American Woodcock (Scolopax minor) on nest © USFWS

American Woodcock (Scolopax minor) on nest © USFWS

Suddenly Longbill plunged his bill into the ground. He plunged it in for the whole length. Then he pulled it out and Peter caught a glimpse of the tail end of a worm disappearing down Longbill’s throat. Where that long bill had gone into the ground was a neat little round hole. For the first time Peter noticed that there were many such little round holes all about. “Did you make all those little round holes?” exclaimed Peter.

“Not at all,” replied Longbill. “Mrs. Woodcock made some of them.”

“And was there a worm in every one?” asked Peter, his eyes very wide with interest.

Longbill nodded. “Of course,” said he. “You don’t suppose we would take the trouble to bore one of them if we didn’t know that we would get a worm at the end of it, do you?”

Peter remembered how he had watched Welcome Robin listen and then suddenly plunge his bill into the ground and pull out a worm. But the worms Welcome Robin got were always close to the surface, while these worms were so deep in the earth that Peter couldn’t understand how it was possible for any one to know that they were there. Welcome Robin could see when he got hold of a worm, but Longbill couldn’t. “Even if you know there is a worm down there in the ground, how do you know when you’ve reached him? And how is it possible for you to open your bill down there to take him in?” asked Peter.

Longbill chuckled. “That’s easy,” said he. “I’ve got the handiest bill that ever was. See here!” Longbill suddenly thrust his bill straight out in front of him and to Peter’s astonishment he lifted the end of the upper half without opening the rest of his bill at all. “That’s the way I get them,” said he. “I can feel them when I reach them, and then I just open the top of my bill and grab them. I think there is one right under my feet now; watch me get him.” Longbill bored into the ground until his head was almost against it. When he pulled his bill out, sure enough, there was a worm. “Of course,” explained Longbill, “it is only in soft ground that I can do this. That is why I have to fly away south as soon as the ground freezes at all.”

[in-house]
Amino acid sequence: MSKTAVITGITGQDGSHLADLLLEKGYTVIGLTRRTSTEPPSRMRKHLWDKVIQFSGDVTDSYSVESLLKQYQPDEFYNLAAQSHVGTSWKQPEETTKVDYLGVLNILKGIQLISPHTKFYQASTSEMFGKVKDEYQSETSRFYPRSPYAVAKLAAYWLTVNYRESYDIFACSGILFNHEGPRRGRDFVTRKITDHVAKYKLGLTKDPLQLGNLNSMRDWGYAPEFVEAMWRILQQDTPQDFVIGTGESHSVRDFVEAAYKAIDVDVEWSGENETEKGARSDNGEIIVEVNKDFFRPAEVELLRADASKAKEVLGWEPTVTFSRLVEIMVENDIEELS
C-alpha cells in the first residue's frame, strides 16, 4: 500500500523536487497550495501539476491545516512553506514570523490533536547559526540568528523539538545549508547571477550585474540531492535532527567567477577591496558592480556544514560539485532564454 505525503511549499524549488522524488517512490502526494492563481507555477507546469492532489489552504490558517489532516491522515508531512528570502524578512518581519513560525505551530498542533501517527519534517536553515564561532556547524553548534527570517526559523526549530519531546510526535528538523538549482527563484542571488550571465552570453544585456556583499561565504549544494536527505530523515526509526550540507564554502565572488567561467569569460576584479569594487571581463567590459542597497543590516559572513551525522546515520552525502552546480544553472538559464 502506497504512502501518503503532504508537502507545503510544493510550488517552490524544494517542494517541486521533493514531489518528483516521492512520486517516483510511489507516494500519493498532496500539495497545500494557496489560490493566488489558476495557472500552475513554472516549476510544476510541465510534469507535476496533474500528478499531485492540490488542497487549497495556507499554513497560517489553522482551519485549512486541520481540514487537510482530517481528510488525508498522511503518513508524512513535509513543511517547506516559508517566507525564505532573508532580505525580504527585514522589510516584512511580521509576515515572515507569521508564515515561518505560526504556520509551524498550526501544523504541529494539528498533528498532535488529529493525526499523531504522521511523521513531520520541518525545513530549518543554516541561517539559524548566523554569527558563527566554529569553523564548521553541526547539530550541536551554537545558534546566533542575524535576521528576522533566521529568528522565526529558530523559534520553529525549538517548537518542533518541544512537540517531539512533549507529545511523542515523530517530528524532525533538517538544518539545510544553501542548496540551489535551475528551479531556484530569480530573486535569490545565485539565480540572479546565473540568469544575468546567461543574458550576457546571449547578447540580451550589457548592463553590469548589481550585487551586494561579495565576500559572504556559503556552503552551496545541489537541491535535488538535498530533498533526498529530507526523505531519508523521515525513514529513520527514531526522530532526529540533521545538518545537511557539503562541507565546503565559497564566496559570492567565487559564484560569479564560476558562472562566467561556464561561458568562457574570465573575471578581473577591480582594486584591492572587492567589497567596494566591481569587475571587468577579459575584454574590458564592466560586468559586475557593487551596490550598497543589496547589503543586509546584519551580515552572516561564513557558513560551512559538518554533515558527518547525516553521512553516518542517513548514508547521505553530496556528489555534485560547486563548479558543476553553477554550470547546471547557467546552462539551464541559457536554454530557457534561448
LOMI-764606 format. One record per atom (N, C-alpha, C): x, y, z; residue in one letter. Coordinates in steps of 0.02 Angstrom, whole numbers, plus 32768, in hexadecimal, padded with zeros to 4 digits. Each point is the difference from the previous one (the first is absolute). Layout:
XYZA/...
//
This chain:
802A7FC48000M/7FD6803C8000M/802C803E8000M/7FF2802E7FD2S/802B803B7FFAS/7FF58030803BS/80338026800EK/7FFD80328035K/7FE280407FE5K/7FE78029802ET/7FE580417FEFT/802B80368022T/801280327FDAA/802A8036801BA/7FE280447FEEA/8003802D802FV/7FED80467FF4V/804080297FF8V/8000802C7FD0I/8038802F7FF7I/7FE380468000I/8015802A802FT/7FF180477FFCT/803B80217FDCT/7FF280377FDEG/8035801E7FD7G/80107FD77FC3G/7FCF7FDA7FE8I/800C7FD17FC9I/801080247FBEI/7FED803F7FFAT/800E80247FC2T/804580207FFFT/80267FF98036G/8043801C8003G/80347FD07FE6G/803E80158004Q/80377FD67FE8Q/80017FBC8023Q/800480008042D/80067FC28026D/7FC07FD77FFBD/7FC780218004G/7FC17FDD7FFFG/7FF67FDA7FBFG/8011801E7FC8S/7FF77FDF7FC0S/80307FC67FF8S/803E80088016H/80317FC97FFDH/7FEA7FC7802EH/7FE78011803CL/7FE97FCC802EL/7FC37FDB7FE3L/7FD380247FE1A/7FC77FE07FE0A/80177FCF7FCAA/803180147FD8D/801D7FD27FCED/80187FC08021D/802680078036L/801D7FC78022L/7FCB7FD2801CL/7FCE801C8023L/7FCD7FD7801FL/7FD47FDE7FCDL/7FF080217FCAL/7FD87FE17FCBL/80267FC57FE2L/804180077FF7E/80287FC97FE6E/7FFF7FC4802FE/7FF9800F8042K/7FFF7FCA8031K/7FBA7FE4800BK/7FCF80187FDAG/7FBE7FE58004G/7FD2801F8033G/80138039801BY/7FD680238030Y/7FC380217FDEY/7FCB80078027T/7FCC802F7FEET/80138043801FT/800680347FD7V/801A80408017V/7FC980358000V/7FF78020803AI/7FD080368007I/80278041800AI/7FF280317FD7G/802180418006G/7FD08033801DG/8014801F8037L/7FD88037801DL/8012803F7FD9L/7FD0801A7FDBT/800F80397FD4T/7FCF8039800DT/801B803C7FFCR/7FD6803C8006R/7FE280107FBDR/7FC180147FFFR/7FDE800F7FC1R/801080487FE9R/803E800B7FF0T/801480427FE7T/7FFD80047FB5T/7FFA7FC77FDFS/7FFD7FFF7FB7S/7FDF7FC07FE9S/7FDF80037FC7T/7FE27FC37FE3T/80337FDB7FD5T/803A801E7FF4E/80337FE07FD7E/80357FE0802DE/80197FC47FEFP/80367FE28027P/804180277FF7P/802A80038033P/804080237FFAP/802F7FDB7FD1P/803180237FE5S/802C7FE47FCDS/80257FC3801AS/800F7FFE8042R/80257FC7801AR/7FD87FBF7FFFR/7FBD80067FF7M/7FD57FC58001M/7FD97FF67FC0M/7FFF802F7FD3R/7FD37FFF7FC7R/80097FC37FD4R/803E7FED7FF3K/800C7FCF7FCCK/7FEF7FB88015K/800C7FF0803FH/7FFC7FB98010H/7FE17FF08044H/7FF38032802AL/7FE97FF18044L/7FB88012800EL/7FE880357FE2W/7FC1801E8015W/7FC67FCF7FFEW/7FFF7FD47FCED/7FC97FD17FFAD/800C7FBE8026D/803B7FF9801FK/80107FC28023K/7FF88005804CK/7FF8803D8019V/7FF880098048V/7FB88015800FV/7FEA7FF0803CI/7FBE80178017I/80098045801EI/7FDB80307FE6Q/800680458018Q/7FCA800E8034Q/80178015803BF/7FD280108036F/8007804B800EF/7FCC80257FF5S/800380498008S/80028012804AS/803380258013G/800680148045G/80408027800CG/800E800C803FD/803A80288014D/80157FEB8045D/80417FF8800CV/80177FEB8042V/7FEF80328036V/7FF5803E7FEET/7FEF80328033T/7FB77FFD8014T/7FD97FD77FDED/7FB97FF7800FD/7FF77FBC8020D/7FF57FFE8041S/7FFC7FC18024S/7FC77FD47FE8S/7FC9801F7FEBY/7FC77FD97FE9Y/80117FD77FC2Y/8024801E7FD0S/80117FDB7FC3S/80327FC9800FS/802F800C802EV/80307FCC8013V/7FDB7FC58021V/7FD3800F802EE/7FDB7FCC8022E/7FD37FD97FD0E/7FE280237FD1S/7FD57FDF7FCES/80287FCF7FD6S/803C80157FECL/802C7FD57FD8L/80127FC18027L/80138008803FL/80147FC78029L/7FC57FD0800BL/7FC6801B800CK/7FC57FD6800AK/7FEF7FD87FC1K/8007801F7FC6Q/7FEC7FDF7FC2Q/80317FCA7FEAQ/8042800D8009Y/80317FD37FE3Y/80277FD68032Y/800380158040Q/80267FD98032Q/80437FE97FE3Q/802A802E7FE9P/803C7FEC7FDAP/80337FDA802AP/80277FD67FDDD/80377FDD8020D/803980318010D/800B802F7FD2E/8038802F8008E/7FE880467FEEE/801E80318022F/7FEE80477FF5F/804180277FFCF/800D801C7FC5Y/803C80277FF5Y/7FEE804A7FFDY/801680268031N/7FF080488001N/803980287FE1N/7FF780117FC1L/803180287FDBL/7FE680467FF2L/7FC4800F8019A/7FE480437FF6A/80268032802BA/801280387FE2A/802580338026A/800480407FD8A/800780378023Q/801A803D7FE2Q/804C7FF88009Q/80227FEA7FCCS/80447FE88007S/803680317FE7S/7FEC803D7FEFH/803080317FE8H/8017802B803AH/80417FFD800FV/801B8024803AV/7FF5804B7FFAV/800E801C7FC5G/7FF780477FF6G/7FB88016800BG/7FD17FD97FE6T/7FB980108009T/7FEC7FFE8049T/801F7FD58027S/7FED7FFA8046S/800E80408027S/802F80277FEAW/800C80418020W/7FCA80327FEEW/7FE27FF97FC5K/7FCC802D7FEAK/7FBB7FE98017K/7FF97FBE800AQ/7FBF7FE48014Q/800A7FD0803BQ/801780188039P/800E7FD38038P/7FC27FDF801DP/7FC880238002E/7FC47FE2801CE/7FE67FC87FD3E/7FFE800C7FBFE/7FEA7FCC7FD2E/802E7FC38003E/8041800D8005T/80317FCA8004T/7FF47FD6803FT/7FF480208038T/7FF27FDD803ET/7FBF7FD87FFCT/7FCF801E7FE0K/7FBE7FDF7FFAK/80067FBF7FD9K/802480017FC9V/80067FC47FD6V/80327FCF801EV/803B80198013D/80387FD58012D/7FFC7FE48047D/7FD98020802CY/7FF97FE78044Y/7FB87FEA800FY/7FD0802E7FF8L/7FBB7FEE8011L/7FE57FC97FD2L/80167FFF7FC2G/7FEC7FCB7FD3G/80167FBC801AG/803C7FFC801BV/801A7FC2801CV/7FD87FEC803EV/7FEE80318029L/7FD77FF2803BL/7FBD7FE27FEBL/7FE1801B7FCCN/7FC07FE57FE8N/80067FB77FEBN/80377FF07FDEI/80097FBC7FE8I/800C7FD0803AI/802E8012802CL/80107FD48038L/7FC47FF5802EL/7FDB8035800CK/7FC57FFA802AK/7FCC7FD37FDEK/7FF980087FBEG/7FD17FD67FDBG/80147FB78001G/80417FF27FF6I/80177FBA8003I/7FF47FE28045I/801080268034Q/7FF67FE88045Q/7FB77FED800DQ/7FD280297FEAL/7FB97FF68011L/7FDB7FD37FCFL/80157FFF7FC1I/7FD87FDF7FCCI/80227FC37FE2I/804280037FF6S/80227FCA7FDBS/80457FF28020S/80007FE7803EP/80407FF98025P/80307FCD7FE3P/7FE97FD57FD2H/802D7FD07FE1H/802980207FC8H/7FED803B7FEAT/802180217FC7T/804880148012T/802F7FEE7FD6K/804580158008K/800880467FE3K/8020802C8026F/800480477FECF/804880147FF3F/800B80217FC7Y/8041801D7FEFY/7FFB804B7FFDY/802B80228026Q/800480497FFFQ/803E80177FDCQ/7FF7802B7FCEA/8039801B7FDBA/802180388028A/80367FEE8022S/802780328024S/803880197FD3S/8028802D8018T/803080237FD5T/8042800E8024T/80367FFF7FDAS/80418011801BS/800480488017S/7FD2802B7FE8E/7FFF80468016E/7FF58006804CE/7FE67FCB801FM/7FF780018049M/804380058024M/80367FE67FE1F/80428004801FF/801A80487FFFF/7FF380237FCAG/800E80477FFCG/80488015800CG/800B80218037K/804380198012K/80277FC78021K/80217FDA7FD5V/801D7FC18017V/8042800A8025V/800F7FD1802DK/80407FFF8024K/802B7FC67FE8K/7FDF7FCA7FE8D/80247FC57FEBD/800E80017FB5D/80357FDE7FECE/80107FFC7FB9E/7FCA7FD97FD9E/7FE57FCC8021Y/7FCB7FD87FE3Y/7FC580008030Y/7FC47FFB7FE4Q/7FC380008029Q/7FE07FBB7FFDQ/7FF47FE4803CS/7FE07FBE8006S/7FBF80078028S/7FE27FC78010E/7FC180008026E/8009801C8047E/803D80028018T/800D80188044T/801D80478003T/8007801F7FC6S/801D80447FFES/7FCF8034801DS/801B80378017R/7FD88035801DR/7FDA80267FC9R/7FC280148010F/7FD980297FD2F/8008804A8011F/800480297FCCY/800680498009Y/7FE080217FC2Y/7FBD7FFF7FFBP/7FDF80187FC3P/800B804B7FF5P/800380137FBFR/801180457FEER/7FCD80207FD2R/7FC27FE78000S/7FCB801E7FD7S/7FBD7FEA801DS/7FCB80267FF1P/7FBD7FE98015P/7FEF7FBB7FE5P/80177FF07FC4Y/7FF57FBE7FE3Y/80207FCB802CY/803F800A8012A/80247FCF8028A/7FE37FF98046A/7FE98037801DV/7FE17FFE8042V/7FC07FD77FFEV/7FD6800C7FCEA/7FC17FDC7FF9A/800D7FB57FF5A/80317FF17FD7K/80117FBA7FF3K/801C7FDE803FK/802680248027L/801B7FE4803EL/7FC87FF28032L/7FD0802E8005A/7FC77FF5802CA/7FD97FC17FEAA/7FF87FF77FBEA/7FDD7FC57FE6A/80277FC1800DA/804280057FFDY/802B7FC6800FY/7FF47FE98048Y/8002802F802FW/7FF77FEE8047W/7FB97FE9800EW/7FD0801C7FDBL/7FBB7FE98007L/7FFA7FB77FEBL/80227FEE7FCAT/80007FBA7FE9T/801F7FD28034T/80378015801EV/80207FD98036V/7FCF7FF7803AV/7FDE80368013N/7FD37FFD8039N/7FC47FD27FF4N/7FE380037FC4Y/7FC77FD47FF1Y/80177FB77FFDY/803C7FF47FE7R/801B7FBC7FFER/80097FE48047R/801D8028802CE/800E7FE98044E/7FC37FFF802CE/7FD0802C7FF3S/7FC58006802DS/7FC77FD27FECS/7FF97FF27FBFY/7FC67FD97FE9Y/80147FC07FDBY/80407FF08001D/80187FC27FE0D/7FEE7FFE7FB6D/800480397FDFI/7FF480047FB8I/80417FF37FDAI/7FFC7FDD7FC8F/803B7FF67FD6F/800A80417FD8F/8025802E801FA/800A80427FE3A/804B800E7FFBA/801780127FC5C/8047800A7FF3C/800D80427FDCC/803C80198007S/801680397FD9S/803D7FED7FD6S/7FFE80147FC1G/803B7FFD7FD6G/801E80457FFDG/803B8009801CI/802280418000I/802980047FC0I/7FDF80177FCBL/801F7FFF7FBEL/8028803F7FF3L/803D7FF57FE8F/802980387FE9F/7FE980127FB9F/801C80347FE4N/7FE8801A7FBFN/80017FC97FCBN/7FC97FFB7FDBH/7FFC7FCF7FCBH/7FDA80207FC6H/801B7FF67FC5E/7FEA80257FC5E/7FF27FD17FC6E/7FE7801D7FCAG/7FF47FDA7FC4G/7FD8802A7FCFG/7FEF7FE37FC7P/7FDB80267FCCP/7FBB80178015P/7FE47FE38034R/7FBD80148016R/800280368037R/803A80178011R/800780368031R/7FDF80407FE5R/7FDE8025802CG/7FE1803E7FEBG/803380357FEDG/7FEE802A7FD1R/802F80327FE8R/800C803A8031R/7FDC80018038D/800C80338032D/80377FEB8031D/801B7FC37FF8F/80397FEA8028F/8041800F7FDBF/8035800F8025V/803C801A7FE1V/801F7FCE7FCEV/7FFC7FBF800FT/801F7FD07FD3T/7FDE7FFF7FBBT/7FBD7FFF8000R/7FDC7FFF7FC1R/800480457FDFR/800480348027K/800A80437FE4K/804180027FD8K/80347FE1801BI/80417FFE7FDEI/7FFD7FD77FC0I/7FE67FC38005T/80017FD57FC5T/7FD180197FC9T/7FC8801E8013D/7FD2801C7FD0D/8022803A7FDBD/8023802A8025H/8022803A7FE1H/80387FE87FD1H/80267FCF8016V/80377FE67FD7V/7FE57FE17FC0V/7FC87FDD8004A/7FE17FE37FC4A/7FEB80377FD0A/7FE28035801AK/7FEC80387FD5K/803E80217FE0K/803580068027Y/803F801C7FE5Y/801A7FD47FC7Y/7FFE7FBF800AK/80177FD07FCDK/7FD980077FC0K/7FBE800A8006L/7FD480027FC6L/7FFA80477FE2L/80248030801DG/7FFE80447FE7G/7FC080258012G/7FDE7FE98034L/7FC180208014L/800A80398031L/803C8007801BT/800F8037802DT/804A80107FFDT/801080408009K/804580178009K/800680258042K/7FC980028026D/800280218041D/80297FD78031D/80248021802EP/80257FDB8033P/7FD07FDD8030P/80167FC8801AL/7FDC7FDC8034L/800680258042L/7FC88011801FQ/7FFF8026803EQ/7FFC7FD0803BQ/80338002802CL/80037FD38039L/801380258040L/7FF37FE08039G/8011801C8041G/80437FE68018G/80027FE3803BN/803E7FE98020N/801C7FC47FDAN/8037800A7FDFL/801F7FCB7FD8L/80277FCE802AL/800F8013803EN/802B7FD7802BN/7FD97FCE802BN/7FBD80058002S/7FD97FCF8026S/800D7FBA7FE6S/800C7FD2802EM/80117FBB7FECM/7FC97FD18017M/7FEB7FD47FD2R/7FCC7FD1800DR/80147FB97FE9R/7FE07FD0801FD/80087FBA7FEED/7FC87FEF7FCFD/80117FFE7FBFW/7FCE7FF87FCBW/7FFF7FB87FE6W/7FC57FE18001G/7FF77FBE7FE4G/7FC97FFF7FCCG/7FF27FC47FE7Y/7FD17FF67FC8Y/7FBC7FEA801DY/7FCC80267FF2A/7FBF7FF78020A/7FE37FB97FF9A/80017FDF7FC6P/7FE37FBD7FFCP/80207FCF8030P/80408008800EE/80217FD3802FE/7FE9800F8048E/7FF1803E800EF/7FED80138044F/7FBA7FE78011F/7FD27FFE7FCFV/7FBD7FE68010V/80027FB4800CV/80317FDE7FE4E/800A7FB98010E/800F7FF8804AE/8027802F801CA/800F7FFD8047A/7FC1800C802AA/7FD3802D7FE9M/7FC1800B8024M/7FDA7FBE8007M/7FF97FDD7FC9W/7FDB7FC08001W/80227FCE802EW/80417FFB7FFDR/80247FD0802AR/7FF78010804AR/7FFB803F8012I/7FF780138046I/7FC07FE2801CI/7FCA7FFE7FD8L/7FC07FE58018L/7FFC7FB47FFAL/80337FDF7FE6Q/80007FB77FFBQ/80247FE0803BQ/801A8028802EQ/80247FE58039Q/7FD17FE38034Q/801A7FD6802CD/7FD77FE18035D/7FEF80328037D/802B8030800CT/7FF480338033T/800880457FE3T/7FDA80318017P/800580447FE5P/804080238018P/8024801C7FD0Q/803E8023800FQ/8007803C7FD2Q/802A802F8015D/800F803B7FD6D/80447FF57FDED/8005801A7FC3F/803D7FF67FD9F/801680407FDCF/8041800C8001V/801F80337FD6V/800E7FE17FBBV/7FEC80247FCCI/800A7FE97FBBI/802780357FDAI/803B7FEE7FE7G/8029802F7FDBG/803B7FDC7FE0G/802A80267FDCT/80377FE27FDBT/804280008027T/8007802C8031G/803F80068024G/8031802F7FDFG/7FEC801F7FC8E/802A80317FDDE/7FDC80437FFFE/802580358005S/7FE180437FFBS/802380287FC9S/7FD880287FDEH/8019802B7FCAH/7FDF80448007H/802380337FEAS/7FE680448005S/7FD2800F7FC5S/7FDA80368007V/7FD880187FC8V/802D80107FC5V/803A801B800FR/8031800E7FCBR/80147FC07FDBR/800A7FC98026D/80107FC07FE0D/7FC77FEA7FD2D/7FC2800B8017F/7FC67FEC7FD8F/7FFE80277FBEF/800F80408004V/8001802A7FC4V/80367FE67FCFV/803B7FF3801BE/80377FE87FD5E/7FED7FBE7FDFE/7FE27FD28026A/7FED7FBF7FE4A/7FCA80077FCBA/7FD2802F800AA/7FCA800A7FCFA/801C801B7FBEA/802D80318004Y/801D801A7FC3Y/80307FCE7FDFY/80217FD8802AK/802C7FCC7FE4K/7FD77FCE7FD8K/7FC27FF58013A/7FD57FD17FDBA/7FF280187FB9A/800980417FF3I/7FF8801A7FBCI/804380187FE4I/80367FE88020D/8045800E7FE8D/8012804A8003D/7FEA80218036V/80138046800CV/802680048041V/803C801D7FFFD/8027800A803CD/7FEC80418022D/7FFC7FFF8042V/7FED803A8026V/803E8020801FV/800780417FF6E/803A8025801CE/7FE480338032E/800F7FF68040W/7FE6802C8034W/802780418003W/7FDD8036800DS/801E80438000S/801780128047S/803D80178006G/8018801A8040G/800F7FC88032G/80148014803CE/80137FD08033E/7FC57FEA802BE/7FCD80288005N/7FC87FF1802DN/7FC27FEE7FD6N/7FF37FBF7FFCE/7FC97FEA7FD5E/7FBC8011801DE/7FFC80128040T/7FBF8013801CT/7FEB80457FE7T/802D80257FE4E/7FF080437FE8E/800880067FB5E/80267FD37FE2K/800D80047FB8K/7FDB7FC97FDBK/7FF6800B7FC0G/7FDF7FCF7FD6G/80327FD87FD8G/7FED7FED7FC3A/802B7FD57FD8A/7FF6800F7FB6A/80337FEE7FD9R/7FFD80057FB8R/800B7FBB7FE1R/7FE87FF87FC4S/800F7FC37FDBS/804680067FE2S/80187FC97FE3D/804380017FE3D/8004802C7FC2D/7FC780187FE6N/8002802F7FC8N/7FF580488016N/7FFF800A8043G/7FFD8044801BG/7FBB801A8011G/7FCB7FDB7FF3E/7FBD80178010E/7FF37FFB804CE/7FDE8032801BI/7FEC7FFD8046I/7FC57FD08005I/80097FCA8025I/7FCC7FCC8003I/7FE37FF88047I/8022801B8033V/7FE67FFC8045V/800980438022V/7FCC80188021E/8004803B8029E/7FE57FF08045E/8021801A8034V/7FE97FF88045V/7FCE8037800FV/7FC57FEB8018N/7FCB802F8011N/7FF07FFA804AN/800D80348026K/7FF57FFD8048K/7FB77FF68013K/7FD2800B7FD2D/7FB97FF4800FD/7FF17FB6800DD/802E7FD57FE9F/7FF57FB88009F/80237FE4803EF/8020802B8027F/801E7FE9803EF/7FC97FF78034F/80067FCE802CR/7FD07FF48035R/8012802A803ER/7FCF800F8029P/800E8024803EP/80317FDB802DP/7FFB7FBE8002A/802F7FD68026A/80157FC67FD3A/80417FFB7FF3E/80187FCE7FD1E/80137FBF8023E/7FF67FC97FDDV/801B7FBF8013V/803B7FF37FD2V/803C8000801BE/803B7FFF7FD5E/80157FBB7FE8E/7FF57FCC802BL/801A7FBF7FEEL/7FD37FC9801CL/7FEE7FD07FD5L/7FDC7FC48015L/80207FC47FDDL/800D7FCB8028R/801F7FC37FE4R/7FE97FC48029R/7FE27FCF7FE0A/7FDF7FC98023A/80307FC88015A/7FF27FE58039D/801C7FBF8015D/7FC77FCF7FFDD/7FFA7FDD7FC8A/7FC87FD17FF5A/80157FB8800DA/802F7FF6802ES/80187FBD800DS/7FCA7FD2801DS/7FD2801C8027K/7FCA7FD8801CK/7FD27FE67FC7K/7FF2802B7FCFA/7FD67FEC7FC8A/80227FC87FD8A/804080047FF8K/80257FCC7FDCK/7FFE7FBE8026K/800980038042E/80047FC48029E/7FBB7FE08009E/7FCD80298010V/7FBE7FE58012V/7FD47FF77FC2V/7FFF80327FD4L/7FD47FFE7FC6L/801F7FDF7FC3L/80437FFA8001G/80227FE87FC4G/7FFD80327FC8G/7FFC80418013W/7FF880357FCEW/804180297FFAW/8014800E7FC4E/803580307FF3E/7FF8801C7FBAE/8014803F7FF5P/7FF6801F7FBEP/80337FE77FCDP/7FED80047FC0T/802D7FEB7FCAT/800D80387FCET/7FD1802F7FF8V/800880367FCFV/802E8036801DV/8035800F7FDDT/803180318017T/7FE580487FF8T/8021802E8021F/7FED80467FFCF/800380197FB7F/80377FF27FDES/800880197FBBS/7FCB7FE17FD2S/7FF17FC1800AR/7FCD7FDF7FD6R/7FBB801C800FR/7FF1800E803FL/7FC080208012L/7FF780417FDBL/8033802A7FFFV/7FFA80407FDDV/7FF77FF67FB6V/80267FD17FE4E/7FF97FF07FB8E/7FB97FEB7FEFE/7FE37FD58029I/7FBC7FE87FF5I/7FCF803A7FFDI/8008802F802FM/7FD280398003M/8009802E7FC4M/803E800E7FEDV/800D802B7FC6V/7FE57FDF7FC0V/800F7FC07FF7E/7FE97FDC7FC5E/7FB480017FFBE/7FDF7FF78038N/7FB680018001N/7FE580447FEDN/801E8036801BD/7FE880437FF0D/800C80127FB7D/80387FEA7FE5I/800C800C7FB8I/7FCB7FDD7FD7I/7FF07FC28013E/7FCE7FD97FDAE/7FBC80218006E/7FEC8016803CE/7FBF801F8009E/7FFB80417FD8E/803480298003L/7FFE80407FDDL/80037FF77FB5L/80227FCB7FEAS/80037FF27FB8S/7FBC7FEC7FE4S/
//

“It’s wonderful,” sighed Peter. “I don’t suppose any one else can find hidden worms that way.”

“My cousin, Jack Snipe, can,” replied Longbill promptly. “He feeds the same way I do, only he likes marshy meadows instead of brushy swamps. Perhaps you know him.”

Wilson's Snipe (Gallinago delicata) at Circle B by Dan

WWilson’s Snipe (Gallinago delicata) at Circle B by Dan

Peter nodded. “I do,” said he. “Now you speak of it, there is a strong family resemblance, although I hadn’t thought of him as a relative of yours before. Now I must be running along. I’m ever so glad to have seen you, and I’m coming over to call again the first chance I get.”

So Peter said good-by and kept on down the Laughing Brook to the Smiling Pool. Right where the Laughing Brook entered the Smiling Pool there was a little pebbly beach. Running along the very edge of the water was a slim, trim little bird with fairly long legs, a long slender bill, brownish-gray back with black spots and markings, and a white waistcoat neatly spotted with black. Every few steps he would stop to pick up something, then stand for a second bobbing up and down in the funniest way, as if his body was so nicely balanced on his legs that it teetered back and forth like a seesaw. It was Teeter the Spotted Sandpiper, an old friend of Peter’s. Peter greeted him joyously.